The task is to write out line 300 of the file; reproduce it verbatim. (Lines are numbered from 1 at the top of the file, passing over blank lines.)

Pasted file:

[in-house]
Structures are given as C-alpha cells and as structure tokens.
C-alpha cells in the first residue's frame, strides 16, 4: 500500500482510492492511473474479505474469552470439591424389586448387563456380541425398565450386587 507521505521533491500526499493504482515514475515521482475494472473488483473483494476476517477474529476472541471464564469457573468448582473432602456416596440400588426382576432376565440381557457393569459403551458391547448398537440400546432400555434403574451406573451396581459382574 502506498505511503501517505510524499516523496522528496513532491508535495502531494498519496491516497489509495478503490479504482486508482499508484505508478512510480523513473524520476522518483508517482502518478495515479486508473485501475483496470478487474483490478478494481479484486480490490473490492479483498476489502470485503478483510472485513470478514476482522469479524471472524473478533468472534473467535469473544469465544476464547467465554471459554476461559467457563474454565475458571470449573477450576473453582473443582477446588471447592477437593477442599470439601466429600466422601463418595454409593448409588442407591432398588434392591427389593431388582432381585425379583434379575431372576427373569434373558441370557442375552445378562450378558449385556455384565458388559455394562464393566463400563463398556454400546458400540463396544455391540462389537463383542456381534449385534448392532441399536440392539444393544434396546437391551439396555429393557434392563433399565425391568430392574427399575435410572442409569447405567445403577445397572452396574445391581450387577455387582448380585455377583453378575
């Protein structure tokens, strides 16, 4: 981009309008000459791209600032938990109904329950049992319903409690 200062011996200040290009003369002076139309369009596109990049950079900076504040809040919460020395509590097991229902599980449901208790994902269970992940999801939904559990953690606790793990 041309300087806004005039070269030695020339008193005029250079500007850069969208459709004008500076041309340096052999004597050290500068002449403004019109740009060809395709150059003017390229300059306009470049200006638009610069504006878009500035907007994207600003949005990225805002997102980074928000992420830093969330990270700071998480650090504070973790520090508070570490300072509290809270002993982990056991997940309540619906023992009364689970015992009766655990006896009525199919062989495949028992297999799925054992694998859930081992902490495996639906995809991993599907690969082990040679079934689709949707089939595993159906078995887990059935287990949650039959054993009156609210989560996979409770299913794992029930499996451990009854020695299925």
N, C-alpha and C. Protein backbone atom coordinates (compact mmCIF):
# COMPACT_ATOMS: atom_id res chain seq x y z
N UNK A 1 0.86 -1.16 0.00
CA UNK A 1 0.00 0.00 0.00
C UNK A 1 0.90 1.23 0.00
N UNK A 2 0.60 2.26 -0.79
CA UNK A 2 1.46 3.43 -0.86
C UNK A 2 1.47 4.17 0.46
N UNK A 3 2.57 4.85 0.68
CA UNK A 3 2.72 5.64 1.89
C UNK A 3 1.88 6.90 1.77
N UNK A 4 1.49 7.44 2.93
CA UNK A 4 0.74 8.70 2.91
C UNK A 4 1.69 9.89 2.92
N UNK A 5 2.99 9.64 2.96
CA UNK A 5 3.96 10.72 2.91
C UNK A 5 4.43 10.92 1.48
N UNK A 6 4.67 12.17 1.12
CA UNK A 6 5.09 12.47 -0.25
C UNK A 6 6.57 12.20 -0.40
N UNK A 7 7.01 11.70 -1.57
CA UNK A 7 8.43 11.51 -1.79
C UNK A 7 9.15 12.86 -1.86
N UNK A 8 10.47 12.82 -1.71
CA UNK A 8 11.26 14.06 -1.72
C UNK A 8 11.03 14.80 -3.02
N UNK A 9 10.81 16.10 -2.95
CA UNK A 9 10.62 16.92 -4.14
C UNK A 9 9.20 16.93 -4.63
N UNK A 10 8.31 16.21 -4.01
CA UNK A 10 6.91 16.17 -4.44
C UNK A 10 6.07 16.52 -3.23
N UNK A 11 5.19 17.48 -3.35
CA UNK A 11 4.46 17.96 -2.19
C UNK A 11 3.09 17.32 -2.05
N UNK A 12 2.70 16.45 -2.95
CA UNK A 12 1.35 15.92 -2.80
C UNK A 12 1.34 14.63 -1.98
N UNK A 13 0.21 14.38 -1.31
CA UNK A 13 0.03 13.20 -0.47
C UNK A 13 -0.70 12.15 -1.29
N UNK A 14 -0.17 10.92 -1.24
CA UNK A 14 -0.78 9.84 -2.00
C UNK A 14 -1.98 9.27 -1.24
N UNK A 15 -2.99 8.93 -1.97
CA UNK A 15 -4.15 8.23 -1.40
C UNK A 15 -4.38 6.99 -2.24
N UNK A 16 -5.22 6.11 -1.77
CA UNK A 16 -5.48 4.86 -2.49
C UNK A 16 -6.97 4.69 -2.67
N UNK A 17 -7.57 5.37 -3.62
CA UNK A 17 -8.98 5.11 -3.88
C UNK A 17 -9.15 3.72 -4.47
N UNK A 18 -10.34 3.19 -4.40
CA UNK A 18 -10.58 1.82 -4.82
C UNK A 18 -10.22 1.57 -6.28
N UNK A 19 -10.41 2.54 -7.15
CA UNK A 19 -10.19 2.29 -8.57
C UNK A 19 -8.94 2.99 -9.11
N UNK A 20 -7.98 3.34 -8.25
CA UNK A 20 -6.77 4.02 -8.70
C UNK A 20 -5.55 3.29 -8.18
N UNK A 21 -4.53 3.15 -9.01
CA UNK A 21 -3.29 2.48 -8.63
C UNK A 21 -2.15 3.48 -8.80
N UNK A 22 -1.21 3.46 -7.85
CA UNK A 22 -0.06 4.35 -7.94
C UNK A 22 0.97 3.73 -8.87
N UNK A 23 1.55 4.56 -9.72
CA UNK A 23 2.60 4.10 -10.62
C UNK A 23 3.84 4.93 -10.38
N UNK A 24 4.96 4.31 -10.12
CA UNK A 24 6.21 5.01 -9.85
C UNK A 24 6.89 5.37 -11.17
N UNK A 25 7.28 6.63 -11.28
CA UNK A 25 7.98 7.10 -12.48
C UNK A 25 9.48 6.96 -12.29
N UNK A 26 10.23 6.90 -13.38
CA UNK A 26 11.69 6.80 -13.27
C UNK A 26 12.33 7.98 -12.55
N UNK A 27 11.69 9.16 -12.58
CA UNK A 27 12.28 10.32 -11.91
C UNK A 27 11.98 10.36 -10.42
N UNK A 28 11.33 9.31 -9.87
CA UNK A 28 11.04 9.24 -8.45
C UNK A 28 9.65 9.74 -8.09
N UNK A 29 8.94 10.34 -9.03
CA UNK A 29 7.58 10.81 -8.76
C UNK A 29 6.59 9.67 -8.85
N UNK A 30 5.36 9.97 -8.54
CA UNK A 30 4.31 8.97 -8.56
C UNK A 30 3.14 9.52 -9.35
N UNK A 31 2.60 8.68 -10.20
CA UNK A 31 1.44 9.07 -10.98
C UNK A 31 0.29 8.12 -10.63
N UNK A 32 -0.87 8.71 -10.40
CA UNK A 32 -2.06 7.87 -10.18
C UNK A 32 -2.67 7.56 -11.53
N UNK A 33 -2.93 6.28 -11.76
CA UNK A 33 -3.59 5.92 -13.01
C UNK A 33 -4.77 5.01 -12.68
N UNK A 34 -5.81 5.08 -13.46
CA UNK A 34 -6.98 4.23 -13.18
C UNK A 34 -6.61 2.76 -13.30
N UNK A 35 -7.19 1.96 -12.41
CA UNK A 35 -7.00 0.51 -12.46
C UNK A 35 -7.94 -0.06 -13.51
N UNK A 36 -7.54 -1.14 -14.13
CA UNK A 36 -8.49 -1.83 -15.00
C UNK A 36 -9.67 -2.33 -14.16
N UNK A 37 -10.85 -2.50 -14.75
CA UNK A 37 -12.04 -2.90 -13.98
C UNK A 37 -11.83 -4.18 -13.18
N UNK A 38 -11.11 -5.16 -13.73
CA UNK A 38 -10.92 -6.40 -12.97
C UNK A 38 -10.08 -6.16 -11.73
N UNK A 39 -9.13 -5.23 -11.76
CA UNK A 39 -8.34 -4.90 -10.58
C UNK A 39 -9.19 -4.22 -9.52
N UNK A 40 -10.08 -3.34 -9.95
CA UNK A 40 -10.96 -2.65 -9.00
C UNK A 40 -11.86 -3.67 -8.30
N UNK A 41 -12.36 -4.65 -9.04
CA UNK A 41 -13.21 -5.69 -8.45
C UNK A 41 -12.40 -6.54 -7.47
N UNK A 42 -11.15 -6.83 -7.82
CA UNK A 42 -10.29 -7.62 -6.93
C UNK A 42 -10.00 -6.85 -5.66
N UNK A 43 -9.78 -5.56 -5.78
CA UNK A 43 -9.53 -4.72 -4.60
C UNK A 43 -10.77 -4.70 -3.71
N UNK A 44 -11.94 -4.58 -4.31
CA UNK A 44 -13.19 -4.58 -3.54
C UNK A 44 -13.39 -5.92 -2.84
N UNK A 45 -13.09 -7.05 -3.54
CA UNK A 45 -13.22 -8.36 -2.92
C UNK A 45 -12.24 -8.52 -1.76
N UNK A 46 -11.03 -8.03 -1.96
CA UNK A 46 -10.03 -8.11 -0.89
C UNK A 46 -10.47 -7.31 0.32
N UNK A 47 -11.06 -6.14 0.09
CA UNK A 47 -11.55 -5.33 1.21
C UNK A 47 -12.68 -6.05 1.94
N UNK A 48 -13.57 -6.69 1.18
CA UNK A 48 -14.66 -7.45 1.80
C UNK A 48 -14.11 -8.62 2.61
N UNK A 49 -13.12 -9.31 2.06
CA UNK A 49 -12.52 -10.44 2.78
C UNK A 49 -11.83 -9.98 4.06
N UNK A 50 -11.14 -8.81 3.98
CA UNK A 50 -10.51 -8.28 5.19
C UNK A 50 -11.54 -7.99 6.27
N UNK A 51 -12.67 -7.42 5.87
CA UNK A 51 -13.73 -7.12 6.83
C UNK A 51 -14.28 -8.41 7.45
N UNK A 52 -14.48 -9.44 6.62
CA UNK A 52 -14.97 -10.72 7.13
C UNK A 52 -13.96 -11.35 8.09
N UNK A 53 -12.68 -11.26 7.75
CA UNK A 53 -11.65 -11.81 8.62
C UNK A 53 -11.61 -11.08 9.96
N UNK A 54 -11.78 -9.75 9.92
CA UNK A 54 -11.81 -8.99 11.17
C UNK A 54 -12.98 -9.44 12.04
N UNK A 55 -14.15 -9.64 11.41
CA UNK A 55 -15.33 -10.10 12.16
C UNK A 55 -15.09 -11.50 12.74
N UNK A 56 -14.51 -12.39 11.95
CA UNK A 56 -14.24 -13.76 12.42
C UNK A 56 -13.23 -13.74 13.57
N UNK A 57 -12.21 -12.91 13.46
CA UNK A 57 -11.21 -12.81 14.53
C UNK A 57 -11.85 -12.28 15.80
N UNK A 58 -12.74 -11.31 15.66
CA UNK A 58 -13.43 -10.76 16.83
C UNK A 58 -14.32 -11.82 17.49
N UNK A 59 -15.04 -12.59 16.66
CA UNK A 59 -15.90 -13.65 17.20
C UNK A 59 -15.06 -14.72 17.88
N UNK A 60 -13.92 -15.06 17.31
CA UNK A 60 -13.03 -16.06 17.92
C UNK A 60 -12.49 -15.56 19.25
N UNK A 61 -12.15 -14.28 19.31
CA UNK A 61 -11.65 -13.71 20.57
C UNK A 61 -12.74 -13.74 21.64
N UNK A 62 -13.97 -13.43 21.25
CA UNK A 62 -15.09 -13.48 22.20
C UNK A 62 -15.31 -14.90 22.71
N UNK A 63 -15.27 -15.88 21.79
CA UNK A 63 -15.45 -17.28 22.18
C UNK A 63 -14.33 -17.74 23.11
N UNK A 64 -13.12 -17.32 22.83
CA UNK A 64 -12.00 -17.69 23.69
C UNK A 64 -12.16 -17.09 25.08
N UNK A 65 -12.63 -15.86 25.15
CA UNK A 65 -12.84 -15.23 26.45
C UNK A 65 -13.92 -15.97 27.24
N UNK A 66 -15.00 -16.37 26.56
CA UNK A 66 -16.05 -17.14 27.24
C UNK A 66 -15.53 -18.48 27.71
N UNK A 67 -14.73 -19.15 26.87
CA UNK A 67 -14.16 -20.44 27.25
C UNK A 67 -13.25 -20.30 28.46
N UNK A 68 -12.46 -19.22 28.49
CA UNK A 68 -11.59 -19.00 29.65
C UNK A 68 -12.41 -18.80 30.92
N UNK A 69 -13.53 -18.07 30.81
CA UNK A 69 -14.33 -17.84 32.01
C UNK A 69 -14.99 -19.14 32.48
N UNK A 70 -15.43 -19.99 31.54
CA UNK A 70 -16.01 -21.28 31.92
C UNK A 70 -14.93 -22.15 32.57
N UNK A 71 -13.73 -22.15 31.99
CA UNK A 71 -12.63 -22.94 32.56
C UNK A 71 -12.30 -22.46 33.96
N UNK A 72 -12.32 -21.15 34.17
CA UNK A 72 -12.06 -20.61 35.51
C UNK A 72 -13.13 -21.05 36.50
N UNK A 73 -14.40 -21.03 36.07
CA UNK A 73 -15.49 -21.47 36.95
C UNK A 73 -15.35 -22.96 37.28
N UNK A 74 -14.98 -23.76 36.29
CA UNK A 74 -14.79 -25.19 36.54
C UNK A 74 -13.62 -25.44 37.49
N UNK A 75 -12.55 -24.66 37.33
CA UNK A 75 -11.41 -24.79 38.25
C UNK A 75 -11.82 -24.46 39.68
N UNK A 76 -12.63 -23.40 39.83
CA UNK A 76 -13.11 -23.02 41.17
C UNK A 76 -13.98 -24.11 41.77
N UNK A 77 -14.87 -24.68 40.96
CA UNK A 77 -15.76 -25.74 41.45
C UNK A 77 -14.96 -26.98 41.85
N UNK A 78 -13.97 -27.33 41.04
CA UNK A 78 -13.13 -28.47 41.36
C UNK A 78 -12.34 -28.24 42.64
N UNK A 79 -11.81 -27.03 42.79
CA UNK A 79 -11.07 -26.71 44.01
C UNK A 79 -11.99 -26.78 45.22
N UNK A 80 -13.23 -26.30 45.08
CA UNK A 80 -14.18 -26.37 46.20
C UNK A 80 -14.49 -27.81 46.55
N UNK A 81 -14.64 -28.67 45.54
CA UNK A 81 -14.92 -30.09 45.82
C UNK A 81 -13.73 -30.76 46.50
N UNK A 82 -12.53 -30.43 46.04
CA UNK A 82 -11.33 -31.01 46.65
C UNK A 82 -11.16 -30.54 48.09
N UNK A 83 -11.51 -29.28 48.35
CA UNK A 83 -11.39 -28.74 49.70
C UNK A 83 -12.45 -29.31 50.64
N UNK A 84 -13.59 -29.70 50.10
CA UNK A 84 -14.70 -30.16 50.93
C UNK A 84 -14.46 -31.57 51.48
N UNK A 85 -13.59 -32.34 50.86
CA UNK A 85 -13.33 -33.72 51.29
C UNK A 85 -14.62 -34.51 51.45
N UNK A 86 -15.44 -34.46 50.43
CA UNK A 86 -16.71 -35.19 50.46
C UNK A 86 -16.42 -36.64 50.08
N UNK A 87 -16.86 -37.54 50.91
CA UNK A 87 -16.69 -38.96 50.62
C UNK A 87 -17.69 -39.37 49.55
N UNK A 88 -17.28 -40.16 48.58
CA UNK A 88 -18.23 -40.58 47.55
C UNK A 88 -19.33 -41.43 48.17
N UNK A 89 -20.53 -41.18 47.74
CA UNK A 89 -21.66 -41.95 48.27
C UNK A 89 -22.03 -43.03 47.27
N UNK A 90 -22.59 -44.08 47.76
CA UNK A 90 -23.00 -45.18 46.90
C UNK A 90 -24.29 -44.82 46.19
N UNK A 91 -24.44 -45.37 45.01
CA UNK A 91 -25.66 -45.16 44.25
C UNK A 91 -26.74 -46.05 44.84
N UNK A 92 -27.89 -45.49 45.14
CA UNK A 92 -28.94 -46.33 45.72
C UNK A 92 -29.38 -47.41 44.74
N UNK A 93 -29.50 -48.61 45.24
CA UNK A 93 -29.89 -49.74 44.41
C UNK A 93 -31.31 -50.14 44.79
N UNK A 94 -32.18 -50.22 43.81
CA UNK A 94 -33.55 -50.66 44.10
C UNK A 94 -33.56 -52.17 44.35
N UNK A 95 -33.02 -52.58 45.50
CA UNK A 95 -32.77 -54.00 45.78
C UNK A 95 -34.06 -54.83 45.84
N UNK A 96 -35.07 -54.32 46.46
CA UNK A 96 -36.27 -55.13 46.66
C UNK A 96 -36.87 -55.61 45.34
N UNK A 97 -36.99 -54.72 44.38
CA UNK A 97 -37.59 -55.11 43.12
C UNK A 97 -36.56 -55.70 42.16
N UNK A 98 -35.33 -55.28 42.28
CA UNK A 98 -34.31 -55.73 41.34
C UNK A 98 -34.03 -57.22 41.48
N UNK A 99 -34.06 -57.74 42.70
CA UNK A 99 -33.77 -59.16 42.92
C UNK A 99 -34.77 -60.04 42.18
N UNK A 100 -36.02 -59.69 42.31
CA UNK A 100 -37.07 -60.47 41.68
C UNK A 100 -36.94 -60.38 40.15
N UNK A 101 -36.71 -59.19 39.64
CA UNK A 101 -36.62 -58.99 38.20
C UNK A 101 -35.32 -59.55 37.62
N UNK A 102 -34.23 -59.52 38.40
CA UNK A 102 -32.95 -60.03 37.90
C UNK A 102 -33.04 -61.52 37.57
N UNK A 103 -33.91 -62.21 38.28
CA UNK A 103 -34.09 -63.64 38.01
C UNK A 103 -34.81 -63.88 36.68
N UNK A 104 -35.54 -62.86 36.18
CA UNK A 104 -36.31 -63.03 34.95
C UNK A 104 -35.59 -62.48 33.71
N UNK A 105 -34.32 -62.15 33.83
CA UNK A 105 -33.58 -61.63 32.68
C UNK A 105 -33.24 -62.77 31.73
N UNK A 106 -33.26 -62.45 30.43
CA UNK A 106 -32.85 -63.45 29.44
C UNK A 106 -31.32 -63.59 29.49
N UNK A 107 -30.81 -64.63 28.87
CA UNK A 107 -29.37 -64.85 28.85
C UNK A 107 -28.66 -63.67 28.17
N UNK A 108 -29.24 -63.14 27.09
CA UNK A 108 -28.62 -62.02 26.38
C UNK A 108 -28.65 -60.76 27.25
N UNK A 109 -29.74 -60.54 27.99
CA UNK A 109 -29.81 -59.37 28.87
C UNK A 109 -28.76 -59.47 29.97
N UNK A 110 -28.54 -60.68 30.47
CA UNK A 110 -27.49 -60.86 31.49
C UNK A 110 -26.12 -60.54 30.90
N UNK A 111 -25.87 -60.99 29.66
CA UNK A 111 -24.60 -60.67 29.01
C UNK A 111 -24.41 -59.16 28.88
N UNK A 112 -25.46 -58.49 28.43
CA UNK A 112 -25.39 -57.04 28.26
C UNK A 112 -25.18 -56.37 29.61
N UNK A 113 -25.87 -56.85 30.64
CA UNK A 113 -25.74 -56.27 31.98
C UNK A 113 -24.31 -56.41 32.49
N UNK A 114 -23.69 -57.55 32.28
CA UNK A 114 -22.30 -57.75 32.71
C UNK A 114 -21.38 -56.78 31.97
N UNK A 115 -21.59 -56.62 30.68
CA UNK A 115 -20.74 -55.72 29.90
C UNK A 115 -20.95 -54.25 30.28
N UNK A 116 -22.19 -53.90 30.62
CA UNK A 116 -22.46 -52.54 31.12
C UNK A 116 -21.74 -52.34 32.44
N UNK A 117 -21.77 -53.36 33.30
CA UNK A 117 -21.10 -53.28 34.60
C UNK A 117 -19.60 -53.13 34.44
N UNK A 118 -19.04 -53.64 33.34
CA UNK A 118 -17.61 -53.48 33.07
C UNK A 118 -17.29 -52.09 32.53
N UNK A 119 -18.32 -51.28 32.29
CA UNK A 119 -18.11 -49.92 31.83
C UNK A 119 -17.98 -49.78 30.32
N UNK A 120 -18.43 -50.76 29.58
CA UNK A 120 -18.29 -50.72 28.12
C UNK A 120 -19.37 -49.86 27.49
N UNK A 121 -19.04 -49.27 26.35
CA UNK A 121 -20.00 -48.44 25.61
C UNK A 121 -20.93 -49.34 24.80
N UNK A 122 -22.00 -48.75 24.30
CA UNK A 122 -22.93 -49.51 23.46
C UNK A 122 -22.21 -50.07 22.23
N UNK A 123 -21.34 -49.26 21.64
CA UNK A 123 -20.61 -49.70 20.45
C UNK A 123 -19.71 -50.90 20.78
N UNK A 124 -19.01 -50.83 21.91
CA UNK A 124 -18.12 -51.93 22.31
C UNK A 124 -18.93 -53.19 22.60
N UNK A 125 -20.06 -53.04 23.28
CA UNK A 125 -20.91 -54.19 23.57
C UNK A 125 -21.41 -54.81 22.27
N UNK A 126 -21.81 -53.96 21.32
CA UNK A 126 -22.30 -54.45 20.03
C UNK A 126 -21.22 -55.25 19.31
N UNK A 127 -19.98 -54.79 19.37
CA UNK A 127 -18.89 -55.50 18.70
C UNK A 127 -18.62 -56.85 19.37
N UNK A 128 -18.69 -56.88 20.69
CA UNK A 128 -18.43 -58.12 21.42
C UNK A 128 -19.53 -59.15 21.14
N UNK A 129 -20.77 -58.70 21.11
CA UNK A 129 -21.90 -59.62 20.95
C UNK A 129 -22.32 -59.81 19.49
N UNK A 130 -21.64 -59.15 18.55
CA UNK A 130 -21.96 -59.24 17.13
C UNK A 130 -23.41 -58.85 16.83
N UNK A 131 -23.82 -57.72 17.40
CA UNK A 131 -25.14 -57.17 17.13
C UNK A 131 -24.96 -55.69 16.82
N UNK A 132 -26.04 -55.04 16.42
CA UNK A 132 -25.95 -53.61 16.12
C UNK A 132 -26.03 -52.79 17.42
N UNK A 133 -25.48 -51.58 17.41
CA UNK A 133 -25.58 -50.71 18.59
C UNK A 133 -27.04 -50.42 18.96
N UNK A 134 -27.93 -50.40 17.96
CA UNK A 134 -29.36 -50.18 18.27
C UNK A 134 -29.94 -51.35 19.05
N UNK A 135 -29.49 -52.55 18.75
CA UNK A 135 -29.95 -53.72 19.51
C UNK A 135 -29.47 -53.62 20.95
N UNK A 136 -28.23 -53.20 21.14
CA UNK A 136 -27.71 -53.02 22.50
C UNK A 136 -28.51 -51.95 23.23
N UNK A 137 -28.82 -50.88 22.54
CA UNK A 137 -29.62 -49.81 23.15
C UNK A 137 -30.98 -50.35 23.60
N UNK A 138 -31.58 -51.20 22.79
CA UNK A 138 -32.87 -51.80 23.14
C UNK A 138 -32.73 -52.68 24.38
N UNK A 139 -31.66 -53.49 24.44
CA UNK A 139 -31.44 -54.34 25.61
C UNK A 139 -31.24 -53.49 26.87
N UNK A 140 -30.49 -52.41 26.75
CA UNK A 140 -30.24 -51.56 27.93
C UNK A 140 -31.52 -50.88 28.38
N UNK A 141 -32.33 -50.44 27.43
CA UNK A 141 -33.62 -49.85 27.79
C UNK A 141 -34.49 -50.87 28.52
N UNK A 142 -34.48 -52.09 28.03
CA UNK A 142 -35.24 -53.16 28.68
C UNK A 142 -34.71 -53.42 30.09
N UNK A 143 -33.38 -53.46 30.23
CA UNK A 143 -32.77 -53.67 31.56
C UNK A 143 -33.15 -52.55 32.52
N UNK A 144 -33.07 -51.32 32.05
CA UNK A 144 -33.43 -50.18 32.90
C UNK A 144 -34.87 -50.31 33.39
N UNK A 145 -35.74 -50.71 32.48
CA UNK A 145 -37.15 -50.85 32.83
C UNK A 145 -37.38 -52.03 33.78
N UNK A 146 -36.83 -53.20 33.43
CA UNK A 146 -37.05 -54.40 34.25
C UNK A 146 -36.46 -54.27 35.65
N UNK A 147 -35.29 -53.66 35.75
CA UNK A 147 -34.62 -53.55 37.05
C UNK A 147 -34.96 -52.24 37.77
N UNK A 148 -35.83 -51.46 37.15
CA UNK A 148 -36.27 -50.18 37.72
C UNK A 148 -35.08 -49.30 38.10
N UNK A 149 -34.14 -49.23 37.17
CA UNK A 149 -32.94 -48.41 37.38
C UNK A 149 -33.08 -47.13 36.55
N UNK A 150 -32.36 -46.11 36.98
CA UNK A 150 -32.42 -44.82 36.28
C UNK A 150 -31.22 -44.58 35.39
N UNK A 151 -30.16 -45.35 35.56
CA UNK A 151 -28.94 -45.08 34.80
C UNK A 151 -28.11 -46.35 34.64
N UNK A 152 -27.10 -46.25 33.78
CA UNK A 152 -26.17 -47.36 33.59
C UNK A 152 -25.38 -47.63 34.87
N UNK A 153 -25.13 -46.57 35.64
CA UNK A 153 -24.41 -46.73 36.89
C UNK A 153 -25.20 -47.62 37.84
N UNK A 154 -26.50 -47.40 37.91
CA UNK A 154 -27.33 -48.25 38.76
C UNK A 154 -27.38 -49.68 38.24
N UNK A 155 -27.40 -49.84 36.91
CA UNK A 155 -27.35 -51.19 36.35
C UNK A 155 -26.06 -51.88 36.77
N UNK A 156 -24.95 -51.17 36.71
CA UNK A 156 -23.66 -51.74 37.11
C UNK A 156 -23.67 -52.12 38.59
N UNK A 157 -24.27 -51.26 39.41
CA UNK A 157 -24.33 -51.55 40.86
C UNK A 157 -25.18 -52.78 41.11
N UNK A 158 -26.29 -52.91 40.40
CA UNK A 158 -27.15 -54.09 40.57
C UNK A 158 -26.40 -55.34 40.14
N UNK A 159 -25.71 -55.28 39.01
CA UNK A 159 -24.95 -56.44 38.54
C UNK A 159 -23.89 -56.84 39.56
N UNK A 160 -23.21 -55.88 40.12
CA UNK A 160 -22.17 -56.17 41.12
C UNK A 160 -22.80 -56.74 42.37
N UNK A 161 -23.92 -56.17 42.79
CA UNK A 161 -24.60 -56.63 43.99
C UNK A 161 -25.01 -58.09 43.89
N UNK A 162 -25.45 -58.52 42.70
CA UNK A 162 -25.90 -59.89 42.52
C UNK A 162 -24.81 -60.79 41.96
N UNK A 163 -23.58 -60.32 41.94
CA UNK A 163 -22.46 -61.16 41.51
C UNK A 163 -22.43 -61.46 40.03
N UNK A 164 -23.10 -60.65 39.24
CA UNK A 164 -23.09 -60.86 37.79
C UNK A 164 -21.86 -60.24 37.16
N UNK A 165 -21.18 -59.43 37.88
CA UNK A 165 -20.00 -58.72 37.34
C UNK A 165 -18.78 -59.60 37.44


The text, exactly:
C UNK A 98 -34.03 -57.22 41.48